That certainly sounds correct, at least on the surface – if that’s the law, that’s the law.
On Friday night’s Hardball, guest host Lawrence O’Donnell enthusiastically promoted HBO’s new, glowing Ted Kennedy documentary.
He began by declaring "There‘s so much ground to cover. We don‘t have enough time for this. And I want to show the people out there, people under 60, who don‘t know the early Ted Kennedy, don‘t remember the early Ted Kennedy, I want to show what you have got in this movie." But O’Donnell’s interview completely left out the biggest scandal of "the early Ted Kennedy" – the death of Mary Jo Kopechne at Chappaquiddick.
This seemed especially odd as O’Donnell recounted with filmmaker Caroline Waterlow how Richard Nixon was obsessed with Ted Kennedy:
O'DONNELL: Imagine that. Here you are, a senator. You have a president of the United States obsessing all day, is there something we can hang on him. Is there something we can accuse him of?
WATERLOW: With all—to think of Teddy, with all the things he was dealing with politically and within his family and all of the losses he has suffered, he was also—
MSNBC's David Shuster, who was suspended in 2008 for proclaiming that Chelsea Clinton was being "pimped out" by her then-candidate mother, on Monday challenged a representative of Free Republic as to what he would do to try and "discourage people" from using "hateful, vile language" on the website. Video available here.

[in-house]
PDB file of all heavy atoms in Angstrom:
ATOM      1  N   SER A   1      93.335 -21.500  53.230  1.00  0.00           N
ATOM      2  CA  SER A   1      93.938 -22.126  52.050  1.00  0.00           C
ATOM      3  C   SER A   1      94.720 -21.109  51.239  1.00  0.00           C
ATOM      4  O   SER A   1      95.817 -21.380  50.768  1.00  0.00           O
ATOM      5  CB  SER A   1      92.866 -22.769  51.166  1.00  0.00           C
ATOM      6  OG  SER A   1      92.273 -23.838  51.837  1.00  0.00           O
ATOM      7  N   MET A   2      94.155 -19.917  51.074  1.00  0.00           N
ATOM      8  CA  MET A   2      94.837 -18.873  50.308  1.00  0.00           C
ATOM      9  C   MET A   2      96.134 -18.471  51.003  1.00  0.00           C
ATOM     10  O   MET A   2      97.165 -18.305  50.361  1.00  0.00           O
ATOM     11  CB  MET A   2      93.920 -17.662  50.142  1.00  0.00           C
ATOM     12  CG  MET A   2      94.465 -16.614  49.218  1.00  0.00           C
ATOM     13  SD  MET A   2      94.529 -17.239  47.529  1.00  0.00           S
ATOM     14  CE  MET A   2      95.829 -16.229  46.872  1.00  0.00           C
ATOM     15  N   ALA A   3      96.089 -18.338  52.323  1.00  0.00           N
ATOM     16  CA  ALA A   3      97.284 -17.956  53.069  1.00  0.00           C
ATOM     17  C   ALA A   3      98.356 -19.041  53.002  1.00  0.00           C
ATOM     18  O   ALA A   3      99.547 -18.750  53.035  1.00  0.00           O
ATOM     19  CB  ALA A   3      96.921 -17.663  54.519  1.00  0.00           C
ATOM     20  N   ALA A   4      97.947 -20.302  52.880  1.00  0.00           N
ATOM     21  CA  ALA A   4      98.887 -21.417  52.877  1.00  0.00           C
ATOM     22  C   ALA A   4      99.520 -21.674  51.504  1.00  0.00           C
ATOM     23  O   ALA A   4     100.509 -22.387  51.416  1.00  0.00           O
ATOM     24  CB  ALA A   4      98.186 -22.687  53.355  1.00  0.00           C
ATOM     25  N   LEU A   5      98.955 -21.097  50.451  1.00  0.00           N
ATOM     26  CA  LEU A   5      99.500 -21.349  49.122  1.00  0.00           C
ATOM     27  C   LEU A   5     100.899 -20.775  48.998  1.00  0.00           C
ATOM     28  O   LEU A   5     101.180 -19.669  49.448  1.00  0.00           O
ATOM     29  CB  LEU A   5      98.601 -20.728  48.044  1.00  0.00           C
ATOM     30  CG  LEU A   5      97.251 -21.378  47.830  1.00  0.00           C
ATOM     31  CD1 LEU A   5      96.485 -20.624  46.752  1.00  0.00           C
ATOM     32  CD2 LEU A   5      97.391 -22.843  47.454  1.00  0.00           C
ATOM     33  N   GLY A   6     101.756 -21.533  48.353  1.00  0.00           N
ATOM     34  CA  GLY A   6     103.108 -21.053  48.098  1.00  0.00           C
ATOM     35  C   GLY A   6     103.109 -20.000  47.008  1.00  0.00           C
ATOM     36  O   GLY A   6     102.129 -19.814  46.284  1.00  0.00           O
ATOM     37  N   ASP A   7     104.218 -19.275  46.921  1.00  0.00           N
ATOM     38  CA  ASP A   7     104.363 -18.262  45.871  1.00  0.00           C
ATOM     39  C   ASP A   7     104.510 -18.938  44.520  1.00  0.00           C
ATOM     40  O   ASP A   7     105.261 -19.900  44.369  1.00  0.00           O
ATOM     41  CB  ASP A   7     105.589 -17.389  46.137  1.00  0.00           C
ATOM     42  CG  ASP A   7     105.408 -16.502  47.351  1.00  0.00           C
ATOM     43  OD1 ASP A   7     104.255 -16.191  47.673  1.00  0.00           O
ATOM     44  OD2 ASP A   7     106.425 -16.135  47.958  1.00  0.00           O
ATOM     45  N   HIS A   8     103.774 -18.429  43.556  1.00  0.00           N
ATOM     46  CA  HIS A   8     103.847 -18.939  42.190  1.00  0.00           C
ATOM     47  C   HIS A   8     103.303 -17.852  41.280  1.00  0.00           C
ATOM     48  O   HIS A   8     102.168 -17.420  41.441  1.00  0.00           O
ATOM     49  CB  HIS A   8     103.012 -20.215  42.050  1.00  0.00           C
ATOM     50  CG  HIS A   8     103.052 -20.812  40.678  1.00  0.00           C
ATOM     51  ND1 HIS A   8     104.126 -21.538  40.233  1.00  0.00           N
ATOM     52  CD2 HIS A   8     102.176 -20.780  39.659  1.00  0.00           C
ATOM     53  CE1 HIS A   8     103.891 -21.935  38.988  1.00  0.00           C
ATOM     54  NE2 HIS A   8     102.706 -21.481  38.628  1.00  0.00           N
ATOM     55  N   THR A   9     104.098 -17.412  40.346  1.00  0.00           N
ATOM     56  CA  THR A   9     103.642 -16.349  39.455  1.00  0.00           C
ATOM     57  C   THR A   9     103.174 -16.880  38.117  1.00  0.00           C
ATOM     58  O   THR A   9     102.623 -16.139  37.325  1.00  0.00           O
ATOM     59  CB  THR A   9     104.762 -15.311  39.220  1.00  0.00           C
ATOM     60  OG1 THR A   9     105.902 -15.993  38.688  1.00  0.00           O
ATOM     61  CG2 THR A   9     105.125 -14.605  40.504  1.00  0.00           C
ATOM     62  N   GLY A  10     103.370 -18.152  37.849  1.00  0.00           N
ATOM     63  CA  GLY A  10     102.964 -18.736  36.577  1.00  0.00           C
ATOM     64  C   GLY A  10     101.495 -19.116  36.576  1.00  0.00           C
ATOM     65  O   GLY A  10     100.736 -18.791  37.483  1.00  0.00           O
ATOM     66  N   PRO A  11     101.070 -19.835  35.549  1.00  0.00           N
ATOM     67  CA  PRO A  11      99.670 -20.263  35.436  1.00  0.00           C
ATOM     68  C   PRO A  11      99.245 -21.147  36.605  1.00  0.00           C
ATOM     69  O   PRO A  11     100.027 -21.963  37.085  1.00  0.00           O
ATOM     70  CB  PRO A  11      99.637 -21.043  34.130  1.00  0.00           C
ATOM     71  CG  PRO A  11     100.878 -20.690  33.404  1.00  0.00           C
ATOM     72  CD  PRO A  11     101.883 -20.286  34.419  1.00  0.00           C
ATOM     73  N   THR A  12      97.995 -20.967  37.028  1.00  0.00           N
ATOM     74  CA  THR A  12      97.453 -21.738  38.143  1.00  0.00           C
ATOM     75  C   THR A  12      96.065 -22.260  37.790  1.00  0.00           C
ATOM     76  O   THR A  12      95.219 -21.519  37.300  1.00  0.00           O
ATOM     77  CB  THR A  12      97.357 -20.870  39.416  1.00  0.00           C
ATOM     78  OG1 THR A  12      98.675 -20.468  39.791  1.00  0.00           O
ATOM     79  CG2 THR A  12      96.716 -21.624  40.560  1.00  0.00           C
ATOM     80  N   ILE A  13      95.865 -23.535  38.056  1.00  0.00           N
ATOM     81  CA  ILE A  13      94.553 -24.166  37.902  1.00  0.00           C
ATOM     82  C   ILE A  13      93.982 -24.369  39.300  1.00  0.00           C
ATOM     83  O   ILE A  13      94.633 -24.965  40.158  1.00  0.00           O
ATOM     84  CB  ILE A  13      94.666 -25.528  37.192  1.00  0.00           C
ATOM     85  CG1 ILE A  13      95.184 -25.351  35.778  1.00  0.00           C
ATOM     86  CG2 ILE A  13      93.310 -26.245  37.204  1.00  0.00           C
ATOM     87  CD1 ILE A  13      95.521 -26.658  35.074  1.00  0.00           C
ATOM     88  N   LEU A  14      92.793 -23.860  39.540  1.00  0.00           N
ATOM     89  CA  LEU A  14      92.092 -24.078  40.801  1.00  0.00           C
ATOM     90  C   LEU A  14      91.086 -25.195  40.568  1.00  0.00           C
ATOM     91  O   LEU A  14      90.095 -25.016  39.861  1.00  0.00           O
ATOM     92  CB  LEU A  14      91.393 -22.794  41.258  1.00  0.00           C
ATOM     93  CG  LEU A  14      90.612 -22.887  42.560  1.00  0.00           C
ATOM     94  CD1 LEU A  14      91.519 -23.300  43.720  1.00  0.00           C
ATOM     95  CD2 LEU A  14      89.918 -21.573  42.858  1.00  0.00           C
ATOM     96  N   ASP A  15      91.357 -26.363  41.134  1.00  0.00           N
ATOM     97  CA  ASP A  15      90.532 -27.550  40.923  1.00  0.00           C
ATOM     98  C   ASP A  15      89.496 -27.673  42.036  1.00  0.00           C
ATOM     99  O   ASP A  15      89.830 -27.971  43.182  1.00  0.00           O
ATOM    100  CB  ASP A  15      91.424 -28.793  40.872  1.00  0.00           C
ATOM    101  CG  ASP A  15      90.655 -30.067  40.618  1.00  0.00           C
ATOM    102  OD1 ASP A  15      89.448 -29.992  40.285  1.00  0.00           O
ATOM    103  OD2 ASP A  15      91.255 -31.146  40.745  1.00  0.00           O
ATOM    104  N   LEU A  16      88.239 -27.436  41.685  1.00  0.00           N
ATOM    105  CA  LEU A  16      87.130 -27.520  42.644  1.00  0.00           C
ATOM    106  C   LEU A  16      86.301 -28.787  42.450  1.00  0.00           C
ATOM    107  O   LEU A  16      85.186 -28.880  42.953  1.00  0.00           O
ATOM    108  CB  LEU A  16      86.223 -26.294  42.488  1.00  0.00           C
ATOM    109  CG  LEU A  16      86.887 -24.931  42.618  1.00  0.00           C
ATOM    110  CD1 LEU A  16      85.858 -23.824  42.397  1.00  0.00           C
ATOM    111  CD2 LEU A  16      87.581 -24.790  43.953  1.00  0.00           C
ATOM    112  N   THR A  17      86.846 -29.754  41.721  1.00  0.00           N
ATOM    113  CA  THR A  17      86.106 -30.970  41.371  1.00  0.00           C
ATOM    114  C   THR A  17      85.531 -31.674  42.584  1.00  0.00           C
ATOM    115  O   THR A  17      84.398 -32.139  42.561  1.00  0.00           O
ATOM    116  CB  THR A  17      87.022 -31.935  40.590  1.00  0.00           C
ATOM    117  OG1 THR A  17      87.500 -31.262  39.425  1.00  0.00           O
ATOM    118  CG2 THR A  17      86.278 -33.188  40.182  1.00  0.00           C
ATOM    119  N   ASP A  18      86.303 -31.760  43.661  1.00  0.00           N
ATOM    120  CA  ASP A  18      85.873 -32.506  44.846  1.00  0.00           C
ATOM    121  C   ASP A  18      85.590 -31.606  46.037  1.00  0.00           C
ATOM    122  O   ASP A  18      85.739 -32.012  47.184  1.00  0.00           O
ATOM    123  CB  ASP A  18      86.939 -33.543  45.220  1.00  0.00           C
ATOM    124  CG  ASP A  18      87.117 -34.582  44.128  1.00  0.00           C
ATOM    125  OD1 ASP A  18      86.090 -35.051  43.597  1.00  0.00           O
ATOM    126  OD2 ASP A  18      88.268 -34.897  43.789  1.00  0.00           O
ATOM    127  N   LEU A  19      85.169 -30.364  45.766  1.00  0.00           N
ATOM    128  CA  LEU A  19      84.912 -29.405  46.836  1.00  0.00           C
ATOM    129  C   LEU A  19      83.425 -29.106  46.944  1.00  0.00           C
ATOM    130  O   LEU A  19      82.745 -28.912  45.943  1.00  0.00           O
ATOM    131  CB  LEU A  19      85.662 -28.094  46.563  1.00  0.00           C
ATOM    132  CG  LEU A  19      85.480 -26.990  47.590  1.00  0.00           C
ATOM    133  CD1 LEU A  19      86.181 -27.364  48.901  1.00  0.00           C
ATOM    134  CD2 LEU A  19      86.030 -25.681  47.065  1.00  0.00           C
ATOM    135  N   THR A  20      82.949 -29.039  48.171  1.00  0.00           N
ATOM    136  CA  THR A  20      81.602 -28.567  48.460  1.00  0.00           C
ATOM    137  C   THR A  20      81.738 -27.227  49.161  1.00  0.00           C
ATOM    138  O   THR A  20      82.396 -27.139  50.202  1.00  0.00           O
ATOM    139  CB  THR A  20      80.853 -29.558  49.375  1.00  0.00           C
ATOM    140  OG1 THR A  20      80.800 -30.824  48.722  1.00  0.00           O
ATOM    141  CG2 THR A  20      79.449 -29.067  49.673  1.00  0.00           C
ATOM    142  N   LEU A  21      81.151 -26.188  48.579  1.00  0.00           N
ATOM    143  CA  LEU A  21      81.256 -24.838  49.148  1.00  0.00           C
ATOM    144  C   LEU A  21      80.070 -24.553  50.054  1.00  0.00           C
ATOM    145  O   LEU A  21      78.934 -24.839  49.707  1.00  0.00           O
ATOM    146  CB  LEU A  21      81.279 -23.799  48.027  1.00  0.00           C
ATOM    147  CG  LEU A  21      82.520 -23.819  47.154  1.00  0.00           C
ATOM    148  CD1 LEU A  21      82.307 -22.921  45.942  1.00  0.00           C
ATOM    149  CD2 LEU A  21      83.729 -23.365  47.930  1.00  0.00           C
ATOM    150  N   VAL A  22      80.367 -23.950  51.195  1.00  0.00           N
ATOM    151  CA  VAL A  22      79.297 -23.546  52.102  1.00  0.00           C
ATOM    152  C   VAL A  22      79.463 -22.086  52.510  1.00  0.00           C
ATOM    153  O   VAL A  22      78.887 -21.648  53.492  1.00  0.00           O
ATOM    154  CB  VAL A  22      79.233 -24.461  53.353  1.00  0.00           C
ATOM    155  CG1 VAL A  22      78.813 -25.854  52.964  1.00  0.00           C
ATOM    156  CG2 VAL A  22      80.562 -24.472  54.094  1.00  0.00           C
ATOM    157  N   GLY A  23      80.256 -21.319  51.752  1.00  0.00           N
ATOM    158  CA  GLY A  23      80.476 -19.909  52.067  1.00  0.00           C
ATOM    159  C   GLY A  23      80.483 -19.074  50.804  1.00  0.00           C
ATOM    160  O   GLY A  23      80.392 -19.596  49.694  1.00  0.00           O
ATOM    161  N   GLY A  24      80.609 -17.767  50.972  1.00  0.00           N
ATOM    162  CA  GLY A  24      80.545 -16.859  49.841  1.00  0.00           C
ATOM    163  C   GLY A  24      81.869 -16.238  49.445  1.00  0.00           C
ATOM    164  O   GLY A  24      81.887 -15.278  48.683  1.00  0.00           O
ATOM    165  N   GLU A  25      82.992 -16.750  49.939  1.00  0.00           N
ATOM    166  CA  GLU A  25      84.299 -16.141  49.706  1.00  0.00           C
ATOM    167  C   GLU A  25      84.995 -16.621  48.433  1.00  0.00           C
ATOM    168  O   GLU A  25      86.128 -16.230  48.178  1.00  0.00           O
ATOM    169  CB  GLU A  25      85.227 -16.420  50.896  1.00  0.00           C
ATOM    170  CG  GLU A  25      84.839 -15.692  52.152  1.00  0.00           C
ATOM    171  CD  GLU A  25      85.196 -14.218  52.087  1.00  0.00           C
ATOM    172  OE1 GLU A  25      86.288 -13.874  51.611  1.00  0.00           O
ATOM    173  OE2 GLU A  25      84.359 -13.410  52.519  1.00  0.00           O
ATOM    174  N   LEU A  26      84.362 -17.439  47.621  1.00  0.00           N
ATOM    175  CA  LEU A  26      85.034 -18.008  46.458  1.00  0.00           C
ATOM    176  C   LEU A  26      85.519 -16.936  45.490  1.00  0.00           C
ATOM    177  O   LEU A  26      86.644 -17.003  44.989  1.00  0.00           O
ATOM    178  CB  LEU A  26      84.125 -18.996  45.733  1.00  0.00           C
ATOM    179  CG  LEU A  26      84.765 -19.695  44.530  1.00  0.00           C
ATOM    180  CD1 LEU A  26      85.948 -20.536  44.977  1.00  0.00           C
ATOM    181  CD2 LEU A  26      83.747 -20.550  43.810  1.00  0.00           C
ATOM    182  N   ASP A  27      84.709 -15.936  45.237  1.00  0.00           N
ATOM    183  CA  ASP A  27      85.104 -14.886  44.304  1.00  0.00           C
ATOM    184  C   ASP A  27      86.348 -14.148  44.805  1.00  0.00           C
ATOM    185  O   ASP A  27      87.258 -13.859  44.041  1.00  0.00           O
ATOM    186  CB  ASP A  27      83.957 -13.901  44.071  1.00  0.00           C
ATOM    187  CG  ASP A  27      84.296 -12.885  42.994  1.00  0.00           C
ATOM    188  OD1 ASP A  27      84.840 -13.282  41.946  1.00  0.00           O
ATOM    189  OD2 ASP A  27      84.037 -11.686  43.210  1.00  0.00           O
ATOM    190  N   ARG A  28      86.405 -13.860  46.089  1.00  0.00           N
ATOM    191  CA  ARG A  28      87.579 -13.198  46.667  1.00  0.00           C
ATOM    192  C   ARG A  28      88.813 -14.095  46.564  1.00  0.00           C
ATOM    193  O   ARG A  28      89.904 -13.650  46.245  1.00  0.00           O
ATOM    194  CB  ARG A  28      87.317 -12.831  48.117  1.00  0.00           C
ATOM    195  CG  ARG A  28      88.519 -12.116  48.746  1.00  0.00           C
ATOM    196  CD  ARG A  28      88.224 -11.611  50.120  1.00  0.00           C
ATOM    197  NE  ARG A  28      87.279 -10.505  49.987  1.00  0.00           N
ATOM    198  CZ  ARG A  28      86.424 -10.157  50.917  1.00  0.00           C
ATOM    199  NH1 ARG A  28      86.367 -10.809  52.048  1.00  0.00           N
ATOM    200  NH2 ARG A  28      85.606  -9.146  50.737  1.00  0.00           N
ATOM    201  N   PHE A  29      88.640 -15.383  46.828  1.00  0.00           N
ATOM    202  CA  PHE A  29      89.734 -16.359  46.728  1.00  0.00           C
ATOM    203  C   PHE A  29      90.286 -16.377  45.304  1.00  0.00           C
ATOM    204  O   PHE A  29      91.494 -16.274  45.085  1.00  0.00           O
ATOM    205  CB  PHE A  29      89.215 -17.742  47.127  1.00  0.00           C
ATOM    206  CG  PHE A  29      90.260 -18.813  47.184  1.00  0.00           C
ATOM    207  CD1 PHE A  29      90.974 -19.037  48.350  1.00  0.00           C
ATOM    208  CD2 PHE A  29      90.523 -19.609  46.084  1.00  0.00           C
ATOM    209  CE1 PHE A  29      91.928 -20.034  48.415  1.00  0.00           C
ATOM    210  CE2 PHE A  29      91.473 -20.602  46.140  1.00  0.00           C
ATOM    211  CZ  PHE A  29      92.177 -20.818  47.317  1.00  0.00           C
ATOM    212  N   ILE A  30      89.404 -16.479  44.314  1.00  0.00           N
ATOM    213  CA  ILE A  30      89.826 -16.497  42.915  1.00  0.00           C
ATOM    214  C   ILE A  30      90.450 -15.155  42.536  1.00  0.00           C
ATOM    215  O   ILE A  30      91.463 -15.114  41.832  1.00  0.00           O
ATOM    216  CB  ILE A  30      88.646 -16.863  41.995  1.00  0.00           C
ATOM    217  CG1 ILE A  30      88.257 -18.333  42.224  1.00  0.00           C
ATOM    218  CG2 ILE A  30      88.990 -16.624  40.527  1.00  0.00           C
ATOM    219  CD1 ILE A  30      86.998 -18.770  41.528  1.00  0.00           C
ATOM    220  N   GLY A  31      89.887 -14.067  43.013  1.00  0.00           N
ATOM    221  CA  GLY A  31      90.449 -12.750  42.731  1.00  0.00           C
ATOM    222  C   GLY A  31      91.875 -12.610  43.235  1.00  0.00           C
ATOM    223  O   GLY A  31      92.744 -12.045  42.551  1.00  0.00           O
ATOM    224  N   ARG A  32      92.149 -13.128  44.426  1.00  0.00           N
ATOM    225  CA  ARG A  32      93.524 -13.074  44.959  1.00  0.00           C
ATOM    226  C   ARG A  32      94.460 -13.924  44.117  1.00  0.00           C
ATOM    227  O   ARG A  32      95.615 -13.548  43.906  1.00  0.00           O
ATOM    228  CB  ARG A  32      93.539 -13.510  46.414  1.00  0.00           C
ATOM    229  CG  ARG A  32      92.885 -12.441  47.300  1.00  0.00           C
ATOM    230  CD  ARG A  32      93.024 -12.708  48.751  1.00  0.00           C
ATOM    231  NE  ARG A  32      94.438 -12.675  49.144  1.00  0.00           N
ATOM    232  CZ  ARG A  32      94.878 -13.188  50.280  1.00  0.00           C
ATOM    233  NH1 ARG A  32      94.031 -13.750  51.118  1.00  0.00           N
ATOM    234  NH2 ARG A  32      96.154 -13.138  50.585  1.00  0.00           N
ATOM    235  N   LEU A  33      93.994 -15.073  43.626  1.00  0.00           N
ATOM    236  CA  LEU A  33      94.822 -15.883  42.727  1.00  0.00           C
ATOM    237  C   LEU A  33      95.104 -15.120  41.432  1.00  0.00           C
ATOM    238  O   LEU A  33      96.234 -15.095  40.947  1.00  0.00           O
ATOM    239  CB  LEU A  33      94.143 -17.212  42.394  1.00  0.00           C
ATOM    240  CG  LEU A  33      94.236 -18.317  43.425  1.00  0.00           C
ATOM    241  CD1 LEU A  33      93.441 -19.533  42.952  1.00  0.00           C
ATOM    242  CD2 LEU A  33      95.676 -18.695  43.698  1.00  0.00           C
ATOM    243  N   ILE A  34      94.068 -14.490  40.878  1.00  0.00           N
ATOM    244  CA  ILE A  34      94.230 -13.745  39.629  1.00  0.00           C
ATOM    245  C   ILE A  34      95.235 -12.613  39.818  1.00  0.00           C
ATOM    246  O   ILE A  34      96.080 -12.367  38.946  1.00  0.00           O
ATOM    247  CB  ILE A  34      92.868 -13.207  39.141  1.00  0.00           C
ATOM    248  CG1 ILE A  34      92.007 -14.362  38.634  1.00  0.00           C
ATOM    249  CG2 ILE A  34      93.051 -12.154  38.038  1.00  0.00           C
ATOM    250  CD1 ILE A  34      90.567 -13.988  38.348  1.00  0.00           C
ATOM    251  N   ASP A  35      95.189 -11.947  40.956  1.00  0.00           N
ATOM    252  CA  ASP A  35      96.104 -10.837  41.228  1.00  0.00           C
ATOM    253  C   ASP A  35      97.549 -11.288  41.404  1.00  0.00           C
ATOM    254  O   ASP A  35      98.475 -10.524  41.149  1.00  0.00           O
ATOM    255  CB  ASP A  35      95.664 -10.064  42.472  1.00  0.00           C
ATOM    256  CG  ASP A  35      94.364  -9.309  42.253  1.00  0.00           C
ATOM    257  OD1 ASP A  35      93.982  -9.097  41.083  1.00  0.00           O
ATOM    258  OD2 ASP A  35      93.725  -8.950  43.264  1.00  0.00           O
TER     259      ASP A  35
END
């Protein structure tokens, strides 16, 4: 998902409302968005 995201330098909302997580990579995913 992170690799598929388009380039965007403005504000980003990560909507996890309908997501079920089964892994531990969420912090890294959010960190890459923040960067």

Guest Kristinn Taylor, a spokesman for the Washington D.C. chapter of Free Republic, appeared on the show to battle with the MSNBC Live host over offensive comments that were posted on the site about 11-year old Malia Obama. Taylor combatively contradicted an assertion by Shuster that some racist remarks featured under a picture of the Obama daughter were reposted on the web page after initially being removed: "Well, David, unfortunately, it seems you've gotten your story from the Daily Kos, which is not a reliable source of information."